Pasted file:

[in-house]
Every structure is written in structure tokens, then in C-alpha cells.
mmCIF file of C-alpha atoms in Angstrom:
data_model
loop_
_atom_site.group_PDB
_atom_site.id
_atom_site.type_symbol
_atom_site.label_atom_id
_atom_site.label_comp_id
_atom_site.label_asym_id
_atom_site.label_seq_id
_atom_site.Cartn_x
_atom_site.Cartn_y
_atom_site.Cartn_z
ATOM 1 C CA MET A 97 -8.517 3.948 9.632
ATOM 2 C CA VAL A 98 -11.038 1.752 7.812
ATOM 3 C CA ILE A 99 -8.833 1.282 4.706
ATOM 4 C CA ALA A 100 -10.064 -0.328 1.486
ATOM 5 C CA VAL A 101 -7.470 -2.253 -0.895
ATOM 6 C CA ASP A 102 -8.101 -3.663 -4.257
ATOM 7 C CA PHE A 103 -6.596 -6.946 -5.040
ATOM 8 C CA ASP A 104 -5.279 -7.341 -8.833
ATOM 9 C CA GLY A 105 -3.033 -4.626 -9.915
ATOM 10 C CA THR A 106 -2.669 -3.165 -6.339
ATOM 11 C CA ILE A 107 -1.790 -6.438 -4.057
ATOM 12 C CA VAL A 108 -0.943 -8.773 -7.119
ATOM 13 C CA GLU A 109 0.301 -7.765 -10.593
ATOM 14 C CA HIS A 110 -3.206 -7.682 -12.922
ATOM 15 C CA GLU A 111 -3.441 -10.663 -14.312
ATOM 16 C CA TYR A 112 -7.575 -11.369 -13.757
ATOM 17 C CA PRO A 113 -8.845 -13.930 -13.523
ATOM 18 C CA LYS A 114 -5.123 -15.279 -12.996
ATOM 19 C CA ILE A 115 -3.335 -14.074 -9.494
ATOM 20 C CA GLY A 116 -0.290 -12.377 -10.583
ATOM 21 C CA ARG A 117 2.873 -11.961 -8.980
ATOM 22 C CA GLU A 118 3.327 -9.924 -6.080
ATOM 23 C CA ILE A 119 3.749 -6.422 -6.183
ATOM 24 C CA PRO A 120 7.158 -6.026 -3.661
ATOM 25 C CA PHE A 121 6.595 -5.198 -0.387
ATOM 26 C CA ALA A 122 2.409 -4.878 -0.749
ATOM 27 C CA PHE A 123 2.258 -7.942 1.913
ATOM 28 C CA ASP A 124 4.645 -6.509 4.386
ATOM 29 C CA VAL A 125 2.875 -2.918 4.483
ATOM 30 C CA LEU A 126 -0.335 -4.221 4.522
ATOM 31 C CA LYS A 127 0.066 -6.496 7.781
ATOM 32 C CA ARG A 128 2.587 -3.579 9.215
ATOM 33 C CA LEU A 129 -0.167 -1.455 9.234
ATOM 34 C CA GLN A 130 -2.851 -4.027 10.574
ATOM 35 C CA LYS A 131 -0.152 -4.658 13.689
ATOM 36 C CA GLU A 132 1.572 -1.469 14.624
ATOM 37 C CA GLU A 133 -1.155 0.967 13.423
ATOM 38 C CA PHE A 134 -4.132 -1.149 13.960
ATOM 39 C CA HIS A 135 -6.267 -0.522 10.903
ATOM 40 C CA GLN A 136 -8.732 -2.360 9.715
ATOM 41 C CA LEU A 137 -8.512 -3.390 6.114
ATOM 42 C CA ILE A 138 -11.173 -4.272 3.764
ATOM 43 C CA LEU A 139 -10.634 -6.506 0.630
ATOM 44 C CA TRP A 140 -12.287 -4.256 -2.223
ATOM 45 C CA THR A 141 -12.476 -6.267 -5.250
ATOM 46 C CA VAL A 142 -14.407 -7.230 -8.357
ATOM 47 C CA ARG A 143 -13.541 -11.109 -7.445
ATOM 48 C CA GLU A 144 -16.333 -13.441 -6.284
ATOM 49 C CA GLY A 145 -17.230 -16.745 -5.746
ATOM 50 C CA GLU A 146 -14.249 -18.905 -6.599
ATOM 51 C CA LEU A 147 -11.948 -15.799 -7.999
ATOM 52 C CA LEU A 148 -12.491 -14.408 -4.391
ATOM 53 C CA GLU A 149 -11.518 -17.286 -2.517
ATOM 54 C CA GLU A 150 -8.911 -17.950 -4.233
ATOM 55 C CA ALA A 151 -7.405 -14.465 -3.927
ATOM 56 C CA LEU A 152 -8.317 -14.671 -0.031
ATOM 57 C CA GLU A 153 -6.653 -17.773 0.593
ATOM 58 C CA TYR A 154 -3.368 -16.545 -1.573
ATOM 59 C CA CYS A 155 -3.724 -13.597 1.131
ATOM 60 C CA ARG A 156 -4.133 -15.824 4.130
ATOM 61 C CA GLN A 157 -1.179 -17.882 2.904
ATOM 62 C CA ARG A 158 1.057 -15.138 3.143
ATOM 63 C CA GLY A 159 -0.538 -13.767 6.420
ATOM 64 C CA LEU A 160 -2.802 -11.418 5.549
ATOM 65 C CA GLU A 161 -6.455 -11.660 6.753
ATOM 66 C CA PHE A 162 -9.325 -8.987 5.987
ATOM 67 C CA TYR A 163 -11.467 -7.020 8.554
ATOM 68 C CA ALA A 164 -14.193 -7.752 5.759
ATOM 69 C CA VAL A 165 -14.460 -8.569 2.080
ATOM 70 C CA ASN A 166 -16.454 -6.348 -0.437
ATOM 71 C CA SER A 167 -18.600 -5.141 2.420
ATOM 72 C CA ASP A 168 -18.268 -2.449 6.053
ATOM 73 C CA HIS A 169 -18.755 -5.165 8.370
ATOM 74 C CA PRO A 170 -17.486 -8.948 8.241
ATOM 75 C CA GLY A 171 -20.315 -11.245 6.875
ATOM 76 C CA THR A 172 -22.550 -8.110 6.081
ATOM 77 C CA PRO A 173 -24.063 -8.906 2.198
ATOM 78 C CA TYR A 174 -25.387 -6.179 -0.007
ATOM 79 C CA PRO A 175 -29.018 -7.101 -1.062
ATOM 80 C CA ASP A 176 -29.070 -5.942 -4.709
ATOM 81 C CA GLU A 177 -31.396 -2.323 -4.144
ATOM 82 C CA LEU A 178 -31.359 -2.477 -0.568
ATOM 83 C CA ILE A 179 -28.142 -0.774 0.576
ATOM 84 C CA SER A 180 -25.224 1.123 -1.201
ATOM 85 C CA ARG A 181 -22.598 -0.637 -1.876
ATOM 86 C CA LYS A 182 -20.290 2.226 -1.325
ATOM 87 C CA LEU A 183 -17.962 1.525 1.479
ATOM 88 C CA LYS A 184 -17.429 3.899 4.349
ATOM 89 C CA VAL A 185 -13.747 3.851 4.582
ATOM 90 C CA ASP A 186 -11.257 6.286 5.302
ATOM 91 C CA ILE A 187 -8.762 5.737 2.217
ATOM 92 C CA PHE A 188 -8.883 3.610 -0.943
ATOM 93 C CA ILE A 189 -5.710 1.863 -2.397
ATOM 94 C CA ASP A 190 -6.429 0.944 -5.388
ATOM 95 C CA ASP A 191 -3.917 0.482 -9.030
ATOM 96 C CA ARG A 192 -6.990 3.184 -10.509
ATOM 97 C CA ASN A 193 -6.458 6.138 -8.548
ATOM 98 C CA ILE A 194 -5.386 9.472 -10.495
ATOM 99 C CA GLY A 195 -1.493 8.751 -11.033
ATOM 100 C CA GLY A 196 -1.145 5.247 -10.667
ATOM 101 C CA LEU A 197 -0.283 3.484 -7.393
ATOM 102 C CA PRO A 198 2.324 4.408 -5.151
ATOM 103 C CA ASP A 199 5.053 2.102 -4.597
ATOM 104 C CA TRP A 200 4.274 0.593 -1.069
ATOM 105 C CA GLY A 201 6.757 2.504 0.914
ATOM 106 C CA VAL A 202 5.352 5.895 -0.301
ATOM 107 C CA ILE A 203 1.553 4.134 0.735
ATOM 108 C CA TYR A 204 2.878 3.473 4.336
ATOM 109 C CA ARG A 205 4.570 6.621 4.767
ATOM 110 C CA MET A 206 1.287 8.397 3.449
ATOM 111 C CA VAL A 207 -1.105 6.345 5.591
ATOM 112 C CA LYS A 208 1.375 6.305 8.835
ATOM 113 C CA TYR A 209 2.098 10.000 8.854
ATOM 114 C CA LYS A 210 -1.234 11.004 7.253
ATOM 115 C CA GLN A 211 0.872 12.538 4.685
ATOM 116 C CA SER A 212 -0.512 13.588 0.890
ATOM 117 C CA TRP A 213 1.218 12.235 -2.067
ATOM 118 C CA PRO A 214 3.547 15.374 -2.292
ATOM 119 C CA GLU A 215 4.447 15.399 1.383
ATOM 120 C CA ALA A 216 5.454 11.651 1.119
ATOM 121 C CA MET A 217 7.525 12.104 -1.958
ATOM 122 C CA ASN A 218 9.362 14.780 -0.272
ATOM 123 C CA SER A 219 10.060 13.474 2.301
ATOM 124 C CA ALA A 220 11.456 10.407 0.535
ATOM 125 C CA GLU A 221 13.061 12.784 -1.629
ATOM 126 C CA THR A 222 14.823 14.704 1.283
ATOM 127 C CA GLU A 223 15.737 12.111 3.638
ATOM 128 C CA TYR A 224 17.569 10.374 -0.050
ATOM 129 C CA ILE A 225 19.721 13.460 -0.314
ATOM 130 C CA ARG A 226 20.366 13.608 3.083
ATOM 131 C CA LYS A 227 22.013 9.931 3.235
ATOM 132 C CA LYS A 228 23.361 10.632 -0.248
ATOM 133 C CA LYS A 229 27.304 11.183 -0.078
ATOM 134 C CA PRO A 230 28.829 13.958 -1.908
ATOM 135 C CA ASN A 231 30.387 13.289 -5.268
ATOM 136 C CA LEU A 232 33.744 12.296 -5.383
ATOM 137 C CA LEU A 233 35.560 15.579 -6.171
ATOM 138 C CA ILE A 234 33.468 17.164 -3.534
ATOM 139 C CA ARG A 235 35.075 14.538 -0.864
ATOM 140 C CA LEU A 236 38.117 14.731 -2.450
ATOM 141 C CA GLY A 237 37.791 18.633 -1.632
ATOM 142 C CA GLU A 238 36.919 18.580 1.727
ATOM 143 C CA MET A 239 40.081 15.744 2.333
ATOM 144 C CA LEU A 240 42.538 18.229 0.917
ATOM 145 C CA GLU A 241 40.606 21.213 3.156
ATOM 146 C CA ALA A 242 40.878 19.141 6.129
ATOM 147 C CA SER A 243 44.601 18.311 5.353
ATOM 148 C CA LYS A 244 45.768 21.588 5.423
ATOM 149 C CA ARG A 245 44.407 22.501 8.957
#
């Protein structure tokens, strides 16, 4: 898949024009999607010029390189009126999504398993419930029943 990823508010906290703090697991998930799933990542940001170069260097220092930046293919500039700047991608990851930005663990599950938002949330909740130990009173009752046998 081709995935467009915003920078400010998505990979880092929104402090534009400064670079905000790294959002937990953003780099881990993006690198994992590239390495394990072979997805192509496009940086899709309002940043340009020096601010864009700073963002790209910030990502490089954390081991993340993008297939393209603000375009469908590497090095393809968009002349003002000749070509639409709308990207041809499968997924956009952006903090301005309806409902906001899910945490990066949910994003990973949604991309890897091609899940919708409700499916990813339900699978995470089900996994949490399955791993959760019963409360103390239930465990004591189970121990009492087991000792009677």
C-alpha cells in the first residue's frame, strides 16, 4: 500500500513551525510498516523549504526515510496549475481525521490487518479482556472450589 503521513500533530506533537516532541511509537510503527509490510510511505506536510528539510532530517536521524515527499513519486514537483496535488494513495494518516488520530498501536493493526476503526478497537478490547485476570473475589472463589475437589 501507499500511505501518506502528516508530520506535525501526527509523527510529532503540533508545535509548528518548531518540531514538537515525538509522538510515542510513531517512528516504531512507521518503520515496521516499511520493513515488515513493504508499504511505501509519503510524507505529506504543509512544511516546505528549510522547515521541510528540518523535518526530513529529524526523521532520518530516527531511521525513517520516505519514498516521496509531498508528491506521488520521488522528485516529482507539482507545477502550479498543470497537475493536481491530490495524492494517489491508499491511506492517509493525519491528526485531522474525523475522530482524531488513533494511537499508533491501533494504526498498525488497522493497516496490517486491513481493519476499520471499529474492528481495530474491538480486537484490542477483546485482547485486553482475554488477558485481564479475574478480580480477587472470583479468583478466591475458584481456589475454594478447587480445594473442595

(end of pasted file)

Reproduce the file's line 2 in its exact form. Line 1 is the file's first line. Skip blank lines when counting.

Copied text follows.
Every structure is written in structure tokens, then in C-alpha cells.